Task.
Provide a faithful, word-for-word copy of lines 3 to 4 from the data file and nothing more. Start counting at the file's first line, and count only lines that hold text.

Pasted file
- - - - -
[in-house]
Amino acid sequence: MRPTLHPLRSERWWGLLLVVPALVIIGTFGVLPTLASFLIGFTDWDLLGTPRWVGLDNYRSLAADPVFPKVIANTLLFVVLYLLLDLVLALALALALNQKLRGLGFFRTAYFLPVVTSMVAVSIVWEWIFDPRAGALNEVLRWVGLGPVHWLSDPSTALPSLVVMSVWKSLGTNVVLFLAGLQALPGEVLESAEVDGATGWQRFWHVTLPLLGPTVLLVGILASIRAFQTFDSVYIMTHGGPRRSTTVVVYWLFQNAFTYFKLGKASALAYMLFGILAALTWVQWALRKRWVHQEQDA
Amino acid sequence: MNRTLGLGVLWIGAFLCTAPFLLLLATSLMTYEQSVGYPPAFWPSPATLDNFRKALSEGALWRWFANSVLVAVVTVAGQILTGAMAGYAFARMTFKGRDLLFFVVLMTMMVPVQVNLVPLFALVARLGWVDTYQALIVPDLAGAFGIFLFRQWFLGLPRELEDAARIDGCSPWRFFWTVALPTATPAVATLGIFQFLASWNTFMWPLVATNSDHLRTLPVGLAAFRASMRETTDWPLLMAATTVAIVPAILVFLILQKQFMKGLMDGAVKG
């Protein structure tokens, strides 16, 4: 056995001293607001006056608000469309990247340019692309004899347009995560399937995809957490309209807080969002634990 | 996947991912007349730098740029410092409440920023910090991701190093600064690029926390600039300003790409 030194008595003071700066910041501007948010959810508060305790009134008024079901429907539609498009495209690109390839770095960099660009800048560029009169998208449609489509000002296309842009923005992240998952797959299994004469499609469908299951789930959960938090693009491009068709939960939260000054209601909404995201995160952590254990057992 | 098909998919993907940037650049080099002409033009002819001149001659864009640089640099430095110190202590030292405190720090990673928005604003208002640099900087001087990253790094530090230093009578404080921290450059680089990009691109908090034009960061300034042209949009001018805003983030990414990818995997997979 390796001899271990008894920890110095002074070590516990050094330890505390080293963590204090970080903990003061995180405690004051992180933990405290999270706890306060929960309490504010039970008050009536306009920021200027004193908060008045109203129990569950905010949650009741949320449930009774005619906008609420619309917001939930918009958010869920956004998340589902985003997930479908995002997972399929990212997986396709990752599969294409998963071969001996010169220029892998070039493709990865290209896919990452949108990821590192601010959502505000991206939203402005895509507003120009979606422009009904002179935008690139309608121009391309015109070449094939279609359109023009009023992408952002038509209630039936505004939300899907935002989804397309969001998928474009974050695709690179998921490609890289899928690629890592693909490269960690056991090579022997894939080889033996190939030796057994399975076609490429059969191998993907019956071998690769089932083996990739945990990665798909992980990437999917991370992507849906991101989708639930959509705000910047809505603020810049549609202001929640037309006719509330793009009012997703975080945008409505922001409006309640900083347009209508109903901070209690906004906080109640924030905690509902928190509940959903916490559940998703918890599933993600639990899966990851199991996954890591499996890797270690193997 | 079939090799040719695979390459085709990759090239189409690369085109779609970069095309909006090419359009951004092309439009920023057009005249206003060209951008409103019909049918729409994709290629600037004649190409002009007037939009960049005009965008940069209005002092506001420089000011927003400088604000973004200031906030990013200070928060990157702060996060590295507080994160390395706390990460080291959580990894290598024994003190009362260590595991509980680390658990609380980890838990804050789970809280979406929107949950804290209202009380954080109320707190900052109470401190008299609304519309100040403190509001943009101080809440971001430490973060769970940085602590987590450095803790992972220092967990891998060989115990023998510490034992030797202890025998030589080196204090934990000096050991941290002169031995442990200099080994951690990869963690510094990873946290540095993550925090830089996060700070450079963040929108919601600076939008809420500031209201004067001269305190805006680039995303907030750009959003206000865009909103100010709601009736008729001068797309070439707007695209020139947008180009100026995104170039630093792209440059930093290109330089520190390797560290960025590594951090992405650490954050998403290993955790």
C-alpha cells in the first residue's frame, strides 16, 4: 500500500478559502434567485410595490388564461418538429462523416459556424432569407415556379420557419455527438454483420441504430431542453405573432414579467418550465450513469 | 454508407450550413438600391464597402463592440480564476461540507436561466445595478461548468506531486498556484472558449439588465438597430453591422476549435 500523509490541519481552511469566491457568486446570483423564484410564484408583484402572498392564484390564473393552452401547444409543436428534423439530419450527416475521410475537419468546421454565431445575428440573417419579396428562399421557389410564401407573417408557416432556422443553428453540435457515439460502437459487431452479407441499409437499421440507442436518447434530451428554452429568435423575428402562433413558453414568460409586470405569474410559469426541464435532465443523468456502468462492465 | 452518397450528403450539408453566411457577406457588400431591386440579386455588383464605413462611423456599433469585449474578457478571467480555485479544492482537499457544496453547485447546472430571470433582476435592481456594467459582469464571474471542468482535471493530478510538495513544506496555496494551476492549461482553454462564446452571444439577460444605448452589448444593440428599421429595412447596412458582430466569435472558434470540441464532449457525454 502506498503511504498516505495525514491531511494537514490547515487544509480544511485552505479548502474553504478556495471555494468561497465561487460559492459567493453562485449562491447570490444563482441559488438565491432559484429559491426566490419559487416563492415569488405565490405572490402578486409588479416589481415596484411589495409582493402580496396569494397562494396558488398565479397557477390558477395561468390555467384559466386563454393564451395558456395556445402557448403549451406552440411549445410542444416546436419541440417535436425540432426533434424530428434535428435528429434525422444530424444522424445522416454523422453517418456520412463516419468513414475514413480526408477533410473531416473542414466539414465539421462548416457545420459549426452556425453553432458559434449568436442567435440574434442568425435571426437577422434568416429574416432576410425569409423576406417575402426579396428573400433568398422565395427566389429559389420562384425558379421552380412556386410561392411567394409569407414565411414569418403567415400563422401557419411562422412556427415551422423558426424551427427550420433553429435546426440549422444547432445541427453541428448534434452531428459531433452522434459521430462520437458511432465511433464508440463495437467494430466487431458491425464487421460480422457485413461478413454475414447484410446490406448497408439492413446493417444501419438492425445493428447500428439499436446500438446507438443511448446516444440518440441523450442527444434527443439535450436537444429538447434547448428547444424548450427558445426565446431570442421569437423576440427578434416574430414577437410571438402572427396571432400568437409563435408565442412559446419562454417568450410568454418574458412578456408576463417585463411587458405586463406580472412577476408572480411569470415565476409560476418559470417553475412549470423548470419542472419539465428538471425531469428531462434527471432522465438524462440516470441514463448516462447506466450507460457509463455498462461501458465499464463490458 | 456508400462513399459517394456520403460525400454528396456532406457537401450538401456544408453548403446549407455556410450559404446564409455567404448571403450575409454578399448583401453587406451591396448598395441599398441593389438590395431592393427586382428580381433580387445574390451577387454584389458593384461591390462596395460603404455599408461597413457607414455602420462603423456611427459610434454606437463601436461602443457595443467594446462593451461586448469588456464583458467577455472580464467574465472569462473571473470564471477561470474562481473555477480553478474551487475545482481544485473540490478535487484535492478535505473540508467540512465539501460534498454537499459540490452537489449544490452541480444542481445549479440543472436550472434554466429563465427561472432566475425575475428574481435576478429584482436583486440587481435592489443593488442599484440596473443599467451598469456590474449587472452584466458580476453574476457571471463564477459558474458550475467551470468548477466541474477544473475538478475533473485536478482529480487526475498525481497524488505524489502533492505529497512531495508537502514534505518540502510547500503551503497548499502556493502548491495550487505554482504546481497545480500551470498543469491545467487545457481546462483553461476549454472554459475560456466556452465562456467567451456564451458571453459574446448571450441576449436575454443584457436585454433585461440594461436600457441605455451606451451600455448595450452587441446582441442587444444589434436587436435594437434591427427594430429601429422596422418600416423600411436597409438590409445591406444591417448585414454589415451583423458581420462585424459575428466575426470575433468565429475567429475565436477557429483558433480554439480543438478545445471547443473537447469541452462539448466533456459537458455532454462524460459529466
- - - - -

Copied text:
Amino acid sequence: MNRTLGLGVLWIGAFLCTAPFLLLLATSLMTYEQSVGYPPAFWPSPATLDNFRKALSEGALWRWFANSVLVAVVTVAGQILTGAMAGYAFARMTFKGRDLLFFVVLMTMMVPVQVNLVPLFALVARLGWVDTYQALIVPDLAGAFGIFLFRQWFLGLPRELEDAARIDGCSPWRFFWTVALPTATPAVATLGIFQFLASWNTFMWPLVATNSDHLRTLPVGLAAFRASMRETTDWPLLMAATTVAIVPAILVFLILQKQFMKGLMDGAVKG
């Protein structure tokens, strides 16, 4: 056995001293607001006056608000469309990247340019692309004899347009995560399937995809957490309209807080969002634990 | 996947991912007349730098740029410092409440920023910090991701190093600064690029926390600039300003790409 030194008595003071700066910041501007948010959810508060305790009134008024079901429907539609498009495209690109390839770095960099660009800048560029009169998208449609489509000002296309842009923005992240998952797959299994004469499609469908299951789930959960938090693009491009068709939960939260000054209601909404995201995160952590254990057992 | 098909998919993907940037650049080099002409033009002819001149001659864009640089640099430095110190202590030292405190720090990673928005604003208002640099900087001087990253790094530090230093009578404080921290450059680089990009691109908090034009960061300034042209949009001018805003983030990414990818995997997979 390796001899271990008894920890110095002074070590516990050094330890505390080293963590204090970080903990003061995180405690004051992180933990405290999270706890306060929960309490504010039970008050009536306009920021200027004193908060008045109203129990569950905010949650009741949320449930009774005619906008609420619309917001939930918009958010869920956004998340589902985003997930479908995002997972399929990212997986396709990752599969294409998963071969001996010169220029892998070039493709990865290209896919990452949108990821590192601010959502505000991206939203402005895509507003120009979606422009009904002179935008690139309608121009391309015109070449094939279609359109023009009023992408952002038509209630039936505004939300899907935002989804397309969001998928474009974050695709690179998921490609890289899928690629890592693909490269960690056991090579022997894939080889033996190939030796057994399975076609490429059969191998993907019956071998690769089932083996990739945990990665798909992980990437999917991370992507849906991101989708639930959509705000910047809505603020810049549609202001929640037309006719509330793009009012997703975080945008409505922001409006309640900083347009209508109903901070209690906004906080109640924030905690509902928190509940959903916490559940998703918890599933993600639990899966990851199991996954890591499996890797270690193997 | 079939090799040719695979390459085709990759090239189409690369085109779609970069095309909006090419359009951004092309439009920023057009005249206003060209951008409103019909049918729409994709290629600037004649190409002009007037939009960049005009965008940069209005002092506001420089000011927003400088604000973004200031906030990013200070928060990157702060996060590295507080994160390395706390990460080291959580990894290598024994003190009362260590595991509980680390658990609380980890838990804050789970809280979406929107949950804290209202009380954080109320707190900052109470401190008299609304519309100040403190509001943009101080809440971001430490973060769970940085602590987590450095803790992972220092967990891998060989115990023998510490034992030797202890025998030589080196204090934990000096050991941290002169031995442990200099080994951690990869963690510094990873946290540095993550925090830089996060700070450079963040929108919601600076939008809420500031209201004067001269305190805006680039995303907030750009959003206000865009909103100010709601009736008729001068797309070439707007695209020139947008180009100026995104170039630093792209440059930093290109330089520190390797560290960025590594951090992405650490954050998403290993955790």